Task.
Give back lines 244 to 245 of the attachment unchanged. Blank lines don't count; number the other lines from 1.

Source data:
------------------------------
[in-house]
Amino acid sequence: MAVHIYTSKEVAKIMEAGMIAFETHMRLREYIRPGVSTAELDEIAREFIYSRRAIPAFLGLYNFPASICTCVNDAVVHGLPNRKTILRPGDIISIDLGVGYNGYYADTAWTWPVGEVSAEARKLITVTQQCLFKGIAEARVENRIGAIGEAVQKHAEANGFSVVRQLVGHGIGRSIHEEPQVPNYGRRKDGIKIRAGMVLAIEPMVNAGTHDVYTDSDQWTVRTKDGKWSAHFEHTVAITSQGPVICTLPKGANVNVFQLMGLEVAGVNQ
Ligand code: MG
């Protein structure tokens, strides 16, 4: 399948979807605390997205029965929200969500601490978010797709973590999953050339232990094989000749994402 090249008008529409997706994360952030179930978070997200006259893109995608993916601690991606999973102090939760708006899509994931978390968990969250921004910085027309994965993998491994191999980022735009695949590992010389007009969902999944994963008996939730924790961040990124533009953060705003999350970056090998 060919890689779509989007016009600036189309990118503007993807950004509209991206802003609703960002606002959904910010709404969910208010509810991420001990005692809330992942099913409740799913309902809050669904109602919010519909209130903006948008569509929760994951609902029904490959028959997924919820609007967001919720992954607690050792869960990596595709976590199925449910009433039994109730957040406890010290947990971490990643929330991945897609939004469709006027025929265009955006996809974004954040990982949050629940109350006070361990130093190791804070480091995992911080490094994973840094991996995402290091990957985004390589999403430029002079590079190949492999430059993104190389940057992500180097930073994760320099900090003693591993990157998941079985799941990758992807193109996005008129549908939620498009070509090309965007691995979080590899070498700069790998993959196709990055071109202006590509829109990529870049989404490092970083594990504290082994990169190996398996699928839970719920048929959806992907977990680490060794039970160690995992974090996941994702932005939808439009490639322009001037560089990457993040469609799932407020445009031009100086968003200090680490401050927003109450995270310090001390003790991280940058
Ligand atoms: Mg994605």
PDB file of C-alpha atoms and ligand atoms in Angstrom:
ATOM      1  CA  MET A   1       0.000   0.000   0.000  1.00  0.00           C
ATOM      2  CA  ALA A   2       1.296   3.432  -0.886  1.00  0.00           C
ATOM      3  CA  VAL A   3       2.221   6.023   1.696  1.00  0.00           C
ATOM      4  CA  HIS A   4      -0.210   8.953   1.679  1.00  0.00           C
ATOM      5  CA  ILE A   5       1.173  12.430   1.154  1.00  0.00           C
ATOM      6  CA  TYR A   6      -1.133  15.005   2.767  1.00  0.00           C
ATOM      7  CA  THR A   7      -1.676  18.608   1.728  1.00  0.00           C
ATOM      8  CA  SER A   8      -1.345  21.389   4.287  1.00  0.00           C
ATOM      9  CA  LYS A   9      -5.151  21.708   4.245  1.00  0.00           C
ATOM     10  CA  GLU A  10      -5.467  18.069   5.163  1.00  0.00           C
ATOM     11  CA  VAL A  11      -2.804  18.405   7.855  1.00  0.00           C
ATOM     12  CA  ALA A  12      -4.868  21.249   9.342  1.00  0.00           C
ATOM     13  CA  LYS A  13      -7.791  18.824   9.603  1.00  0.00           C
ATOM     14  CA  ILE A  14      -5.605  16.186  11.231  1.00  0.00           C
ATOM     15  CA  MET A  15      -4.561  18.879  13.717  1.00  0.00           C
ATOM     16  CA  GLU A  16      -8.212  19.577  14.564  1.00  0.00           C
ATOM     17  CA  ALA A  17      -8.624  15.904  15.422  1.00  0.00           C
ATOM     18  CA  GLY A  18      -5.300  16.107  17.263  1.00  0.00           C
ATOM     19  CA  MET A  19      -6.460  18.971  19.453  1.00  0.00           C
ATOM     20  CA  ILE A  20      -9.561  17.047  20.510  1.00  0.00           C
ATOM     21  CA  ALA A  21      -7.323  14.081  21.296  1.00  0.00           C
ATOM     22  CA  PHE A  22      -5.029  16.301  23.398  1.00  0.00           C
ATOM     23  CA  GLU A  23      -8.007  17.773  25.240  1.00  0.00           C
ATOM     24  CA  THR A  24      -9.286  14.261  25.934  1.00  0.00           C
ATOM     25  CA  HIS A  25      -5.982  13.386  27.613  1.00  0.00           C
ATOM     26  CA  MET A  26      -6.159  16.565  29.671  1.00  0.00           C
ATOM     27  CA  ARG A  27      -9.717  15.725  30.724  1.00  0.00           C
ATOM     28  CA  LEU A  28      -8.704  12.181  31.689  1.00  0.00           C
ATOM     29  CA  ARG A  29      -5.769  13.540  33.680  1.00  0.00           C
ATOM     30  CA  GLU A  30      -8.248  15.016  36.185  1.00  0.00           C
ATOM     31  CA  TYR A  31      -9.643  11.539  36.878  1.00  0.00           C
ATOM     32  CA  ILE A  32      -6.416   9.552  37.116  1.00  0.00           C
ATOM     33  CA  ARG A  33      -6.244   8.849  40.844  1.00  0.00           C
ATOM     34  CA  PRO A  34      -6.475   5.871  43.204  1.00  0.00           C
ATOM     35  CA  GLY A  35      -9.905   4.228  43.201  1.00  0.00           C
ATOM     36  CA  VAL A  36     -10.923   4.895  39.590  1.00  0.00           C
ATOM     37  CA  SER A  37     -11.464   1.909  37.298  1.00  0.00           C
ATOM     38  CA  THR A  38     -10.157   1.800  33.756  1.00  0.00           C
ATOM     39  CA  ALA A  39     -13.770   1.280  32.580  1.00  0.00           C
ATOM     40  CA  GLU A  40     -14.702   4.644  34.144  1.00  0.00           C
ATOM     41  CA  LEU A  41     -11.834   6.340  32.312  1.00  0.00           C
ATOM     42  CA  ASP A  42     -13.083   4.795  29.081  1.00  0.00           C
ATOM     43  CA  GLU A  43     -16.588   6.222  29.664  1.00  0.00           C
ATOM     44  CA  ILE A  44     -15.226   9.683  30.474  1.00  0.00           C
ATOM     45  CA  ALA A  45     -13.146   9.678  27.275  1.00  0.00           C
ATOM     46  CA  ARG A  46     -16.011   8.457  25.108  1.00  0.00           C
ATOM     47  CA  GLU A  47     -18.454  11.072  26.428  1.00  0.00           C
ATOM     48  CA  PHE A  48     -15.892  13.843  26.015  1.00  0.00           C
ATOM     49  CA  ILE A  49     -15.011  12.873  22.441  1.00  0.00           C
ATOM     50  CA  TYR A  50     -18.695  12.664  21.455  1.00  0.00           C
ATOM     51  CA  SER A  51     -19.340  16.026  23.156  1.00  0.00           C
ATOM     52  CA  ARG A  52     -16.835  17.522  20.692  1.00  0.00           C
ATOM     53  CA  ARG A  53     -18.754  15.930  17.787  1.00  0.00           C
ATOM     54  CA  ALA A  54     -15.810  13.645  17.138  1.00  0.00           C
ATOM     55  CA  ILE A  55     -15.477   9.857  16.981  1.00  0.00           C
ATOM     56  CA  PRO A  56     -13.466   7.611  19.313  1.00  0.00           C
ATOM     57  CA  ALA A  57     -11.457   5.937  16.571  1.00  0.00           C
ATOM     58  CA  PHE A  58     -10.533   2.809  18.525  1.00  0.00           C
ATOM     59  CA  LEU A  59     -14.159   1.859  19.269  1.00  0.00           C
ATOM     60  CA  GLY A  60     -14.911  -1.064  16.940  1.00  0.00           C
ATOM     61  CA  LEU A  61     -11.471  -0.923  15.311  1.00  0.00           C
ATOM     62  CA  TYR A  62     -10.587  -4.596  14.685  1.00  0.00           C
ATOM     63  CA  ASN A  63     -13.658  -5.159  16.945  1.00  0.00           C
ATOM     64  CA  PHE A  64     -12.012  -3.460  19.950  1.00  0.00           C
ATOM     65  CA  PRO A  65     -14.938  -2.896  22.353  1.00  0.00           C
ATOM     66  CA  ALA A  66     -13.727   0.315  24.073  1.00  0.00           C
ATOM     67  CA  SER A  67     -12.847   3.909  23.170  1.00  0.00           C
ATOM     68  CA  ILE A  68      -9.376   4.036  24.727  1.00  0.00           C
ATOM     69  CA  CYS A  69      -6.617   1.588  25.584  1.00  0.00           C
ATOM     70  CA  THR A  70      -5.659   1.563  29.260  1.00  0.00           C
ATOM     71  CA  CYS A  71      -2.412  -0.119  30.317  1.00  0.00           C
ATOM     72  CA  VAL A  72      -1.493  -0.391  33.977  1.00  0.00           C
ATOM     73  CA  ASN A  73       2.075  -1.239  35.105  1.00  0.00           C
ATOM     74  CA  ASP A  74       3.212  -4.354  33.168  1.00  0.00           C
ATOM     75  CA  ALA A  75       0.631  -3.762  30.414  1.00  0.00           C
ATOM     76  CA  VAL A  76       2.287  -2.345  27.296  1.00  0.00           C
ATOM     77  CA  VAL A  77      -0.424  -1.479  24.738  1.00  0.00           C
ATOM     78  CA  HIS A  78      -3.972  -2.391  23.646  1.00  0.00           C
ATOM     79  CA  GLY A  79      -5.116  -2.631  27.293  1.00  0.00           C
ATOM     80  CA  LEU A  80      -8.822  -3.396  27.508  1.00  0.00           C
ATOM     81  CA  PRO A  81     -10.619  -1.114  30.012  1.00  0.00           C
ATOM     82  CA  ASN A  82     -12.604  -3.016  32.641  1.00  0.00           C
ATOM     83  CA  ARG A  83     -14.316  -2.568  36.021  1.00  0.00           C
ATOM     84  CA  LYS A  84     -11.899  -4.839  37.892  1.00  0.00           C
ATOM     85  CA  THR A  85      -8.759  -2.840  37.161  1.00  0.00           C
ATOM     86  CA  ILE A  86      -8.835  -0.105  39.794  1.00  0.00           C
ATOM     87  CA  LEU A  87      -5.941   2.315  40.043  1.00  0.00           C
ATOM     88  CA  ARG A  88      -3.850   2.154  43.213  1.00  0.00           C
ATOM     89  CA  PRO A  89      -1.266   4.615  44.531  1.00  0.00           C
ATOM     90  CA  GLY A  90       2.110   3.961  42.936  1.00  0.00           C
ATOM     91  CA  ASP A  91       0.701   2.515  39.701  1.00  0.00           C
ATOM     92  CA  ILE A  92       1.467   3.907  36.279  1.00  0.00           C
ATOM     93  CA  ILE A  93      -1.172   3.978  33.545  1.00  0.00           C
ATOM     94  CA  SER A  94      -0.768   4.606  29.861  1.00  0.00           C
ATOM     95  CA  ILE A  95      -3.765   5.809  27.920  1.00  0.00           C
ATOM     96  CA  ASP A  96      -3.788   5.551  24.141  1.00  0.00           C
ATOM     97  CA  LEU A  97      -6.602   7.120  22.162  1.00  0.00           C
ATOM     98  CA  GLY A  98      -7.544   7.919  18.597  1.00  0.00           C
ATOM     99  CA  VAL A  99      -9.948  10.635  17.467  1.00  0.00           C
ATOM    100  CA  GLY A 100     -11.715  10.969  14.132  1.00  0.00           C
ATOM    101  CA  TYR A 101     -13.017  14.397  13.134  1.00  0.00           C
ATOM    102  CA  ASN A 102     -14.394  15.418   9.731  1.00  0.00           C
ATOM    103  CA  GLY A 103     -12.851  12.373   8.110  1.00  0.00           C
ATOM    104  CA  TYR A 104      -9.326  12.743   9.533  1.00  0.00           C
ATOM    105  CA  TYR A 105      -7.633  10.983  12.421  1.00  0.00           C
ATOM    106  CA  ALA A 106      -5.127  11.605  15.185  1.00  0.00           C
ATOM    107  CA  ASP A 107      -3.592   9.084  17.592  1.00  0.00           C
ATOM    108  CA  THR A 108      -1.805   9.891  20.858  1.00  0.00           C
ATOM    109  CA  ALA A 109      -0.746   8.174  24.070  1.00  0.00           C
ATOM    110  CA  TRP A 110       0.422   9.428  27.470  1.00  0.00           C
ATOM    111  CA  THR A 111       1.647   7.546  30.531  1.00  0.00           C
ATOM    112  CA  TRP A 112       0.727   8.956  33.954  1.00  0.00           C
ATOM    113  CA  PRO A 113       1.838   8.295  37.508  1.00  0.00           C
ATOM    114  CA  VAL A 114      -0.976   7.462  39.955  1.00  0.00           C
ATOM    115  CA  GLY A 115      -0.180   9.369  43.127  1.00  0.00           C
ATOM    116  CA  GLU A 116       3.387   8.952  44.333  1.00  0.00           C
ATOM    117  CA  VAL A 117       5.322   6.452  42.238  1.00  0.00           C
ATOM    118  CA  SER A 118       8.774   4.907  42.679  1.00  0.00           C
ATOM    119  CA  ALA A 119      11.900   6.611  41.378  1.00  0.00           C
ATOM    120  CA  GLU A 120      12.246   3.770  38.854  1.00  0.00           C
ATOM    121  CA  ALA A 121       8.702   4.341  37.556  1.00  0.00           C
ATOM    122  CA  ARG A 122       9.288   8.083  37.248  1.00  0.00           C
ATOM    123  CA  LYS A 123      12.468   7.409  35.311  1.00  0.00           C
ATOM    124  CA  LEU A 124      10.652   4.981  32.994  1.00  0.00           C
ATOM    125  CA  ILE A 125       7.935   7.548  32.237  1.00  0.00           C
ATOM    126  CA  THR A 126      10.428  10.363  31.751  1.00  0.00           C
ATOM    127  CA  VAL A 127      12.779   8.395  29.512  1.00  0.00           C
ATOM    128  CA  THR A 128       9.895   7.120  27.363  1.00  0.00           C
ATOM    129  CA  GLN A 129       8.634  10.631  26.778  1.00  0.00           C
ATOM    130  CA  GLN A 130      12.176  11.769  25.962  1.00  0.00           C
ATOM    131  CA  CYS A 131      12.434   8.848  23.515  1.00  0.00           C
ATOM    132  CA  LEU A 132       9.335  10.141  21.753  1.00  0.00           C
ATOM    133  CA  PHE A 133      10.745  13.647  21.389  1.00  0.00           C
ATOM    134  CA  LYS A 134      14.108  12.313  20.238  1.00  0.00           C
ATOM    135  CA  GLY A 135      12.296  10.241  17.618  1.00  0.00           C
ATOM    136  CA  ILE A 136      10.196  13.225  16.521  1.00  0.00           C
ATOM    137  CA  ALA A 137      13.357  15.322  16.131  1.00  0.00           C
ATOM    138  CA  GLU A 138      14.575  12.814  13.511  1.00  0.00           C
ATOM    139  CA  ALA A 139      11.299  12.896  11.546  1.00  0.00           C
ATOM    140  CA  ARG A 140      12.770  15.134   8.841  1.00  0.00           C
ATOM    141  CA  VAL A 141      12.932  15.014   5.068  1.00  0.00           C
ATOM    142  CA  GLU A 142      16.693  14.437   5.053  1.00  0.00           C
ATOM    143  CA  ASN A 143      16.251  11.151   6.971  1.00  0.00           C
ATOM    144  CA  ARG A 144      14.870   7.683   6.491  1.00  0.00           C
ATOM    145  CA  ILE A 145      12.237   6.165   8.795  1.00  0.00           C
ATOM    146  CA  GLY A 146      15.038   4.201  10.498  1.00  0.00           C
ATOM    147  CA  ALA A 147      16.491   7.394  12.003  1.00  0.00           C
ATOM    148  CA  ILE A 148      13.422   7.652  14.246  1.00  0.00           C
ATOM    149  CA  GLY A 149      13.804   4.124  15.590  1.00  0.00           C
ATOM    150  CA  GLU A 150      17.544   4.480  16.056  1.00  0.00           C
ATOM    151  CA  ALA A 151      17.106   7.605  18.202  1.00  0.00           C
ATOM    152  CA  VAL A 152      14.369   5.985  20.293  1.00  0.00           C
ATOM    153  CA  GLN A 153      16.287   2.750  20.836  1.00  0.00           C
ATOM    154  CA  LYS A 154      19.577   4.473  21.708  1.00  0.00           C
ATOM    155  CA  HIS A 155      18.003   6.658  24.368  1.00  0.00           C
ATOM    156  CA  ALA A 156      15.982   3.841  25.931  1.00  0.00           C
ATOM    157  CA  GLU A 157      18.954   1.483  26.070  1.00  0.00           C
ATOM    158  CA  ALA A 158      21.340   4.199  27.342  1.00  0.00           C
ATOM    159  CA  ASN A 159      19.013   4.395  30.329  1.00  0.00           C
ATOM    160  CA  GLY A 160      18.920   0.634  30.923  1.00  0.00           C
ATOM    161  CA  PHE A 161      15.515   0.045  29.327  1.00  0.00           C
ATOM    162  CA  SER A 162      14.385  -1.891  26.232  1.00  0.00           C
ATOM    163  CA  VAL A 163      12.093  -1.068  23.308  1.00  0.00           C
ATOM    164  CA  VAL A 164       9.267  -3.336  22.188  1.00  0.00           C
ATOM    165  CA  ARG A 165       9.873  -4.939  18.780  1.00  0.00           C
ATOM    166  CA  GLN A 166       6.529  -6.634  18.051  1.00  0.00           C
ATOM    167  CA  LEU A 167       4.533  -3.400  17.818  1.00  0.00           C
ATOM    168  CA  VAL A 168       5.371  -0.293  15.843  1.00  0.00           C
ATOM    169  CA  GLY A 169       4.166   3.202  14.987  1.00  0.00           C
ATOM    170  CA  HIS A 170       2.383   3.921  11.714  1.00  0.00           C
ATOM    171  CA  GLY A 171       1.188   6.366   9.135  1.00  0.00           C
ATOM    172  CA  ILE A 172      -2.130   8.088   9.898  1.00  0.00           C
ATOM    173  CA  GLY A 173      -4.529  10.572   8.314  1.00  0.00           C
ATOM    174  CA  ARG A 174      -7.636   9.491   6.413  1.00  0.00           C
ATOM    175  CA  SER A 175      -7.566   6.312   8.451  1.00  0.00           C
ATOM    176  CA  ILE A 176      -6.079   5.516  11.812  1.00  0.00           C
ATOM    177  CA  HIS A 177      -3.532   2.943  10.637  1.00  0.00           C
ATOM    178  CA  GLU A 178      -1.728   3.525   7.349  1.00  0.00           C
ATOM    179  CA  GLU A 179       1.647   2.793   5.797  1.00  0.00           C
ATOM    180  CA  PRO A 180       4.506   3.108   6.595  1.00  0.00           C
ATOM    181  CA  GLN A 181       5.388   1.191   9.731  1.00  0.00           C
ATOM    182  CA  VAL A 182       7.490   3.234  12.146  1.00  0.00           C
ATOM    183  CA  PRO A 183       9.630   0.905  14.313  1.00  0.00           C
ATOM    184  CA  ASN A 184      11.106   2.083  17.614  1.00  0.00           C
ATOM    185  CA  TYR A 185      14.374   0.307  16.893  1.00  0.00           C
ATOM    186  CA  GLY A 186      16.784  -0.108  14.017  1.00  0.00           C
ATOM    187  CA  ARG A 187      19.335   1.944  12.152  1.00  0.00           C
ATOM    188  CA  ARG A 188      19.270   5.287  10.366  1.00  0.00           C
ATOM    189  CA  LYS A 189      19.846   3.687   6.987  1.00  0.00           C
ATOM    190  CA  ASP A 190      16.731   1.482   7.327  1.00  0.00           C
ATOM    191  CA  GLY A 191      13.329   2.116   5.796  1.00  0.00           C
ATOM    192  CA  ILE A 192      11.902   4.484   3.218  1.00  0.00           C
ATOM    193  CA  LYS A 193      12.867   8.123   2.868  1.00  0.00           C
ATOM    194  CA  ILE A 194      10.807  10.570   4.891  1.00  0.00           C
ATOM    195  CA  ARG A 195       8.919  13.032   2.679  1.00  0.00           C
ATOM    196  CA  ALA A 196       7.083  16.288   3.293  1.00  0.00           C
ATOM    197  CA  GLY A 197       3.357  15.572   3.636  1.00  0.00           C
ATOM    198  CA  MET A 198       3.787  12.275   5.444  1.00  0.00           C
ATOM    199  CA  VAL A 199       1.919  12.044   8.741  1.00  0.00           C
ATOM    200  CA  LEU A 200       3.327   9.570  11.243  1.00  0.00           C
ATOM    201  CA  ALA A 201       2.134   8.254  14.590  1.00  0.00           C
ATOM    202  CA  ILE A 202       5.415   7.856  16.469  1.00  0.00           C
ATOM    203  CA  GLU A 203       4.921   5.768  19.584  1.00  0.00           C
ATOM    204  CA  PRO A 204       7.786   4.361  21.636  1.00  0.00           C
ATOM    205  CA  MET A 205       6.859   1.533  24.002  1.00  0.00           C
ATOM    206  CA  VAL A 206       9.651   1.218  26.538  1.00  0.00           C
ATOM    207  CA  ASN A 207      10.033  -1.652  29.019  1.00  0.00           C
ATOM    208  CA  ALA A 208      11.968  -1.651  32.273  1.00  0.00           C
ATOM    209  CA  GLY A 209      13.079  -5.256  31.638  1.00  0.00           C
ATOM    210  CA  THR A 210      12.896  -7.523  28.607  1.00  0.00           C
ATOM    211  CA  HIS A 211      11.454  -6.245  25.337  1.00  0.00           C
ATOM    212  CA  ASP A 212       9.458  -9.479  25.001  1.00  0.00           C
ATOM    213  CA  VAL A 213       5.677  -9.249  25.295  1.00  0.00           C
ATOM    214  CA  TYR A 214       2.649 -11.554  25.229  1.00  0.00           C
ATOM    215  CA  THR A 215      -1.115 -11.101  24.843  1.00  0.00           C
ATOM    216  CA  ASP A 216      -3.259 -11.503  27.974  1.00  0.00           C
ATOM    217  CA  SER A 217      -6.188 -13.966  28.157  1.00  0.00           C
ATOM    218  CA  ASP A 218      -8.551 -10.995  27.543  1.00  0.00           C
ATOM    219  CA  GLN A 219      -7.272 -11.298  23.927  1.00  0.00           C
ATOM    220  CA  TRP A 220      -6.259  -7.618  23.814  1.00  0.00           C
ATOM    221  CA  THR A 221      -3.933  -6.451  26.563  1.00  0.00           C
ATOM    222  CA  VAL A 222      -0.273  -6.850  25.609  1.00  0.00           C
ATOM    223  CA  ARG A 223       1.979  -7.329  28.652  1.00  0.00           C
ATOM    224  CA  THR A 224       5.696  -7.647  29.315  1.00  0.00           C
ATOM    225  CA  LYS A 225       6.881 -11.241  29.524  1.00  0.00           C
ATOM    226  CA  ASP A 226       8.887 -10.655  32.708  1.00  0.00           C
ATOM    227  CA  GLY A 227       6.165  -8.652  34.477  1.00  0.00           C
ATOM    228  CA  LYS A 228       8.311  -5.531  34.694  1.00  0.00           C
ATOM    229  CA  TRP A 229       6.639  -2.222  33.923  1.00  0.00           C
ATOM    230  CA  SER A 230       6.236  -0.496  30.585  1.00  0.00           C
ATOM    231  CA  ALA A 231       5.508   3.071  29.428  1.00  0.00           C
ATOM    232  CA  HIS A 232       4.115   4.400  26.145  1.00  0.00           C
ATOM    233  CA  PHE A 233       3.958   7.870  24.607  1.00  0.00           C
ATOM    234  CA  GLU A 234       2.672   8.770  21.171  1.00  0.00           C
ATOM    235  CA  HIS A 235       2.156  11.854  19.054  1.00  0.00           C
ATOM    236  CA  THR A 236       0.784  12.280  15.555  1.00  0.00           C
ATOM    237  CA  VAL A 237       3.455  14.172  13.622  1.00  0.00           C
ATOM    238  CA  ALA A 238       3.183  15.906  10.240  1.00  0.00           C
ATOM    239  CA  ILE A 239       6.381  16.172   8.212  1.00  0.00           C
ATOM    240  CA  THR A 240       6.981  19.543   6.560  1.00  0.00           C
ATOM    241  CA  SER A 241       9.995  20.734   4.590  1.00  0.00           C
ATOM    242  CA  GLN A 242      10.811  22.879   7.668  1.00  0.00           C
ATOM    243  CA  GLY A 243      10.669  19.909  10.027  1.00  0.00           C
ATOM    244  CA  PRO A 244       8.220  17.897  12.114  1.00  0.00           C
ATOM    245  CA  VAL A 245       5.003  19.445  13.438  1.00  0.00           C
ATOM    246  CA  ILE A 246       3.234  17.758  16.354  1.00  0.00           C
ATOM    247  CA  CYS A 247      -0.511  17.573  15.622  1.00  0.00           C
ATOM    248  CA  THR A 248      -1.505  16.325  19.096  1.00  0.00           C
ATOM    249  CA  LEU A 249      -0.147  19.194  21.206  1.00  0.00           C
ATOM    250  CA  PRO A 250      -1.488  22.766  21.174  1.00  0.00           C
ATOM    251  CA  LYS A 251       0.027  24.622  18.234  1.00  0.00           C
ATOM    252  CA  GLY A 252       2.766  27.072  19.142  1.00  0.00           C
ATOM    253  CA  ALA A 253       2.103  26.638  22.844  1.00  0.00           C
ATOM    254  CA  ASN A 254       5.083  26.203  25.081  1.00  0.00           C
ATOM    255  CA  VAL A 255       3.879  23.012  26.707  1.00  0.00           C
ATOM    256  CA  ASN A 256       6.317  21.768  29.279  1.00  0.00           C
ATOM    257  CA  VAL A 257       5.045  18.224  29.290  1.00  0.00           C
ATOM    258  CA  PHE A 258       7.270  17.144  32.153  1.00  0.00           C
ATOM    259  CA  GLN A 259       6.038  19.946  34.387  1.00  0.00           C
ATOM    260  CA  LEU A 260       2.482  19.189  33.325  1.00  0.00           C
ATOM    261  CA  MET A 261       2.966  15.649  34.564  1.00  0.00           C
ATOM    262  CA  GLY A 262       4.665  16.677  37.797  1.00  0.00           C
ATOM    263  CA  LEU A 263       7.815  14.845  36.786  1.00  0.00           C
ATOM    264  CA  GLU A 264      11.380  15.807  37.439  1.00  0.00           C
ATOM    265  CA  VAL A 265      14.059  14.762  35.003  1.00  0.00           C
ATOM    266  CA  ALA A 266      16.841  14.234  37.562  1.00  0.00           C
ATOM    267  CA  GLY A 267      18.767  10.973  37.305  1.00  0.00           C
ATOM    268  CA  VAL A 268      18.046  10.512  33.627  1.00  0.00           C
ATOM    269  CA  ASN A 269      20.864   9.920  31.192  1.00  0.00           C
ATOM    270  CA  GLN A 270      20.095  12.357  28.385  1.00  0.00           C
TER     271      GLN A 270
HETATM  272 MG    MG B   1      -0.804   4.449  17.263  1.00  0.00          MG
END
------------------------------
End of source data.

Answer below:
ATOM    238  CA  ALA A 238       3.183  15.906  10.240  1.00  0.00           C
ATOM    239  CA  ILE A 239       6.381  16.172   8.212  1.00  0.00           C